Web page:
What it is:
Jumper’s knee – patellofemorale pain is a common notion for a variety of knee injuries. Other conditions are Chondromalacia patella, patella lateralisation, meniscus pain and overload injuries.
These kind of injuries and the related pain very often appear gradually and increasing. The pain from jumper’s knee is located around the knee cap. The pain may also appear inside the knee. The knee may be swollen after activity.
- Overload and insufficient stability around the knee is very often the cause of jumper’s knee.
- Overpronation may lead to the knee bending inwards.
- The thigh muscles – quadriceps – normally holds the knee cap in correct position during movement. If the muscles are weak or have “bad” working conditions, they may prevent the knee cap to slide smoothly and correct.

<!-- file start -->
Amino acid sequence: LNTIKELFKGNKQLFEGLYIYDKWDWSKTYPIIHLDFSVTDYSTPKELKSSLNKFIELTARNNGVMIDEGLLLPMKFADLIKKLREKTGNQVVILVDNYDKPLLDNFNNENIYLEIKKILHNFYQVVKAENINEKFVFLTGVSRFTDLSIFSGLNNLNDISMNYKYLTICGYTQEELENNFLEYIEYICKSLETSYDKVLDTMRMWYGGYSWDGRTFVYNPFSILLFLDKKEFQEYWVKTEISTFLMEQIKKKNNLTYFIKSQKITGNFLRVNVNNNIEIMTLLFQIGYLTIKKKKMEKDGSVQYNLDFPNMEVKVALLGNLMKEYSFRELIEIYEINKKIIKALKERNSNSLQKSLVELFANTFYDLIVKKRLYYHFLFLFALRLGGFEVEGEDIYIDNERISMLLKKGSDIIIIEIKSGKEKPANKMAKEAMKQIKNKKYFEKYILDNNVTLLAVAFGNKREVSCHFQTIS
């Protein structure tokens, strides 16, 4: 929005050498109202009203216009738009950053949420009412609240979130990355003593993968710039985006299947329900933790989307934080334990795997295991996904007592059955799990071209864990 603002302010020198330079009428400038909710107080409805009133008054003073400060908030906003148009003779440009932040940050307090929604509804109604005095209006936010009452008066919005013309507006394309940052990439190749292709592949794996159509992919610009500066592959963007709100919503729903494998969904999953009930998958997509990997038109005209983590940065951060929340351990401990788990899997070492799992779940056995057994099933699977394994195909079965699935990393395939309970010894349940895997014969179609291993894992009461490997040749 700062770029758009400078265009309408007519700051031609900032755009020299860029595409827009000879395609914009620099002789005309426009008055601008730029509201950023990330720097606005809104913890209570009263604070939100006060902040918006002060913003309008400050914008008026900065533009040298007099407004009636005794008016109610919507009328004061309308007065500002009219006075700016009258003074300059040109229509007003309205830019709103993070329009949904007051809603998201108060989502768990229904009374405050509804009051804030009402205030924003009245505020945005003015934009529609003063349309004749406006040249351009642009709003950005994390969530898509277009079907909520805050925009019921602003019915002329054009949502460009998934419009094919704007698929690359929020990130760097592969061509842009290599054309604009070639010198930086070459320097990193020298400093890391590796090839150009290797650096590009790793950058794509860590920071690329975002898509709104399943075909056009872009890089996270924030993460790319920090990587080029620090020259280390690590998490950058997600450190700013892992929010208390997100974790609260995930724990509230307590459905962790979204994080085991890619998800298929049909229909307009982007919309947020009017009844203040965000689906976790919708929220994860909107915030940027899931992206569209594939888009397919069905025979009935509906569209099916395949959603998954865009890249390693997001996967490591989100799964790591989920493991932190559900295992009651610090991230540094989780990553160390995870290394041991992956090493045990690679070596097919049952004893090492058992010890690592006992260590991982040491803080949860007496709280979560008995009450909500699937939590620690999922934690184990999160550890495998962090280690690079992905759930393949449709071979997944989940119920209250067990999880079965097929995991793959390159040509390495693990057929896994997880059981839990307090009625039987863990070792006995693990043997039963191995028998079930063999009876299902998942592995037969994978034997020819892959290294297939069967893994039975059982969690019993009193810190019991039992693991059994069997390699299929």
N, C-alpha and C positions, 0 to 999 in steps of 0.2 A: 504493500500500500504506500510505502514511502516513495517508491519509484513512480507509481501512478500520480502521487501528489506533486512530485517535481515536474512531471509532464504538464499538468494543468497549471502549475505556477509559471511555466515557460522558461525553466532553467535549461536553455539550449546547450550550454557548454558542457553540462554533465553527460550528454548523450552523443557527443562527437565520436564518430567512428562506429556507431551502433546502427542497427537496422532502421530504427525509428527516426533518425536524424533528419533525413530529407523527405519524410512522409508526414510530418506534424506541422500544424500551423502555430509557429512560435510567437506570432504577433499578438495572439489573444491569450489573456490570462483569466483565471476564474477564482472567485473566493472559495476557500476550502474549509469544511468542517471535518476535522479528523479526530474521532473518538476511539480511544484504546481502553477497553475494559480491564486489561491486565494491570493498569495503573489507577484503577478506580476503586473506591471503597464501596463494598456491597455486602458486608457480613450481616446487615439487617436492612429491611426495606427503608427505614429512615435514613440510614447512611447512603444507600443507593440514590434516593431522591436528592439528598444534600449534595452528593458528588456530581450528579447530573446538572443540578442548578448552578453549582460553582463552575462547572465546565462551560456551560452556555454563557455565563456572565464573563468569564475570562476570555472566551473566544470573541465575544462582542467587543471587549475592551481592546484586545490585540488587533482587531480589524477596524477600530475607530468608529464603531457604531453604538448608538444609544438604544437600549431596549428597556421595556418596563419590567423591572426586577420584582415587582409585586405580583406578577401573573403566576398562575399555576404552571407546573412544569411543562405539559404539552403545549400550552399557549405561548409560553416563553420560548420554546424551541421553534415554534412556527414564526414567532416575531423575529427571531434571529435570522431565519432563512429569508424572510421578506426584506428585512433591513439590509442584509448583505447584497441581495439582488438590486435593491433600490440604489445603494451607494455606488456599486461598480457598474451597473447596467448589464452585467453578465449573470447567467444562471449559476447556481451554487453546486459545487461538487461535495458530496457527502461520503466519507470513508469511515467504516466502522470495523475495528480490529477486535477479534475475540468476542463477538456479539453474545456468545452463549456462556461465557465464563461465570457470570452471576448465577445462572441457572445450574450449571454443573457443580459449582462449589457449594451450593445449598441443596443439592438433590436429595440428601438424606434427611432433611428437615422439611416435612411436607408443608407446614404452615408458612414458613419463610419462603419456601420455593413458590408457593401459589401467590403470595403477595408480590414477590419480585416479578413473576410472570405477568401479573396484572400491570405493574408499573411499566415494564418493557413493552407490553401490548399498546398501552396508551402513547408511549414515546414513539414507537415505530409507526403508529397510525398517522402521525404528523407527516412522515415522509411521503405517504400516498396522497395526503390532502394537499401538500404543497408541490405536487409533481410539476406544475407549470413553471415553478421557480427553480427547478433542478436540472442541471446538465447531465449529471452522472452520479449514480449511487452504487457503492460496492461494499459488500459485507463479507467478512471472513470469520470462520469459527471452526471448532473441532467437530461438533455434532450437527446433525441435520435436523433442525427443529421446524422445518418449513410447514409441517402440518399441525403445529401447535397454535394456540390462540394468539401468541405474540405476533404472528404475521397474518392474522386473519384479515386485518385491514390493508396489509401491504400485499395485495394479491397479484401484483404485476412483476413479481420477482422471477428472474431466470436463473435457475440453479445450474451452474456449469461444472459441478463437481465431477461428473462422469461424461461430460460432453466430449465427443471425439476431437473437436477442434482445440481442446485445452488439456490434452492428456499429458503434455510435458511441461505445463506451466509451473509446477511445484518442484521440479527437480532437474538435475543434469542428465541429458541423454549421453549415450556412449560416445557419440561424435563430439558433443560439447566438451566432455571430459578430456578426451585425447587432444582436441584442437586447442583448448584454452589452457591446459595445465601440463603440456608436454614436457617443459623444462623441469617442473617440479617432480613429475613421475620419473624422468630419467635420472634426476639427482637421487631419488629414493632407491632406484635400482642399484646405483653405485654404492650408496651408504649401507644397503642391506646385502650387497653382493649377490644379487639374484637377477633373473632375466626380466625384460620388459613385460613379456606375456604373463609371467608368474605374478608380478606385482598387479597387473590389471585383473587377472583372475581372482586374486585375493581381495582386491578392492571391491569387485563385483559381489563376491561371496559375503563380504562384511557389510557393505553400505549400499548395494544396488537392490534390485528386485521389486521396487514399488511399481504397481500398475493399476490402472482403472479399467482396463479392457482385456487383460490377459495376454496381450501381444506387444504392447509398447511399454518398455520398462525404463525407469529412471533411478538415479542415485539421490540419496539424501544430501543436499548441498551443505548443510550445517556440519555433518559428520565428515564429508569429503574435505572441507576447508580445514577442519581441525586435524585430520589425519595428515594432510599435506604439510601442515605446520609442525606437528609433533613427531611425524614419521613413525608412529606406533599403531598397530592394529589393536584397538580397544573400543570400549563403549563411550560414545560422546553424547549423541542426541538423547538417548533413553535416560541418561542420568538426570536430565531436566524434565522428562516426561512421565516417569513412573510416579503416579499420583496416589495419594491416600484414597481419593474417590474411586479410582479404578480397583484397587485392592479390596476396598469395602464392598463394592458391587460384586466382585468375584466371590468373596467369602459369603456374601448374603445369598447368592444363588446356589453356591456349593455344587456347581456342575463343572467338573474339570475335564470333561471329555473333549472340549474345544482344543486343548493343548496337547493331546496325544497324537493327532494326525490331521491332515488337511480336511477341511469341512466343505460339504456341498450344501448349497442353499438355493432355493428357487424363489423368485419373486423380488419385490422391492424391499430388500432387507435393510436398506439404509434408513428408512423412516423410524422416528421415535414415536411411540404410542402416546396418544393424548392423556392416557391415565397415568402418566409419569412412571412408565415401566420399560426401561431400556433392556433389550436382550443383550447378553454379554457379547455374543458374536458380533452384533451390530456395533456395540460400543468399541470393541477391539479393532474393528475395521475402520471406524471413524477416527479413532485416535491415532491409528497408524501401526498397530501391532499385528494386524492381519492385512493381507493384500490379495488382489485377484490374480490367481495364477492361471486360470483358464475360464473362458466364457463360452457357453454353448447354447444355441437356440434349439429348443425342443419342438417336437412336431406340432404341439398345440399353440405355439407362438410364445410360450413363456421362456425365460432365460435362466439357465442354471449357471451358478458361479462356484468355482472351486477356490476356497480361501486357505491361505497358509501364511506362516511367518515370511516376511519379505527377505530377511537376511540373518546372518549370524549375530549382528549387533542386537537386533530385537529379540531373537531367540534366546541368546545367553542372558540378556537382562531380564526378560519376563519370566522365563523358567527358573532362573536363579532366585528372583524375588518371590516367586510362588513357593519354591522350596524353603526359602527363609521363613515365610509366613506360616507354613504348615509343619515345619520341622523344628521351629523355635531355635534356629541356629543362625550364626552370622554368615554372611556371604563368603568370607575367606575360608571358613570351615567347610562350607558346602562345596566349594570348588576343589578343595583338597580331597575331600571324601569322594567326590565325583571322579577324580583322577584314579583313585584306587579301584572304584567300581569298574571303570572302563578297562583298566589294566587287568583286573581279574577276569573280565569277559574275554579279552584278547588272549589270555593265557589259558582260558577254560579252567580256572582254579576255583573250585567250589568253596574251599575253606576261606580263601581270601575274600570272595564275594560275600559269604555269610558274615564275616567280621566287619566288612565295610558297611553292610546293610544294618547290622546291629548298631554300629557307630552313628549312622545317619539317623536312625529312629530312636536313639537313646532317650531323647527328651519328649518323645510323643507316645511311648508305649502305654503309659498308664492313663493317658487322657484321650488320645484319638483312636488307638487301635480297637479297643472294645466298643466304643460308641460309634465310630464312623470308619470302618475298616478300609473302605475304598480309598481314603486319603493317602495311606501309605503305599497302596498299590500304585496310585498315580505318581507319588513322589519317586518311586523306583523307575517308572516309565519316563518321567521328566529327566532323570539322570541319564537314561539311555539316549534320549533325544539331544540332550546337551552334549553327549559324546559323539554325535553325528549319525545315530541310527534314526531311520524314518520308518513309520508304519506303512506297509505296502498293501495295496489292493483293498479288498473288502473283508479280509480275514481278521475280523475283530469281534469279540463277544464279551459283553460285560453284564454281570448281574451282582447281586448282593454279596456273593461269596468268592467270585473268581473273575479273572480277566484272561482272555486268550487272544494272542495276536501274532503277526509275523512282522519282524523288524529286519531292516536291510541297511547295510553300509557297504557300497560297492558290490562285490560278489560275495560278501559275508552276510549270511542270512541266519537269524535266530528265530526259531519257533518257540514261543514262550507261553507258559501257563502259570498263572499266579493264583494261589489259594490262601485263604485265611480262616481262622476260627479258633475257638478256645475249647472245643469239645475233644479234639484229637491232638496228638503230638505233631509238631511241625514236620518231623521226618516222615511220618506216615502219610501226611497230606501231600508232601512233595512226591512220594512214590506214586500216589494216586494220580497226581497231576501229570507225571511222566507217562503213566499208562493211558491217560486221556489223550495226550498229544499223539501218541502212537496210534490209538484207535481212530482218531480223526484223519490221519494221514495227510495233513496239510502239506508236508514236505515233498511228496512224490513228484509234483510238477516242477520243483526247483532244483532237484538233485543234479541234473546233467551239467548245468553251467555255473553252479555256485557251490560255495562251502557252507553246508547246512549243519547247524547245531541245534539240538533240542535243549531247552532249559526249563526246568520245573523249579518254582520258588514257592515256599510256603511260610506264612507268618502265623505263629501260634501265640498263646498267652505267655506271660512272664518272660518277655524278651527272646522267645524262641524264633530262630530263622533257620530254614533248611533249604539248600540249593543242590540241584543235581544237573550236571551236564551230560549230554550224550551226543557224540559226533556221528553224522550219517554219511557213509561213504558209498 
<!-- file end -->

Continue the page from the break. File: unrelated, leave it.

- Unbalance between the 4 muscles that make up quadriceps, may lead the knee cap “out of track”, and will likely lead to pain.
- Running in hills, downhill in particular, may worsen the condition, as may also running in tracks leaning towards one side.
- Overload; exaggerated training in general.
Treatment and recovery:
- Reduce the running.
- Put ice on the swollen area.
- When pain and swelling are reduced, start carefully with stability exercises for the knee. E.g. stand on a balance cushion, make knee bending on one leg.
- Stretch the front side of the thigh, back side of the thigh and calf.
- If you are overpronating, buy shoes with movement control and contact a professional to get adapted sole and preventive exercises.
- Never run with worn out shoes.
- Vary the terrrain and intensity of training.
See more about running injuries, preventive exercises and videos here:
Author: Hege Erichsen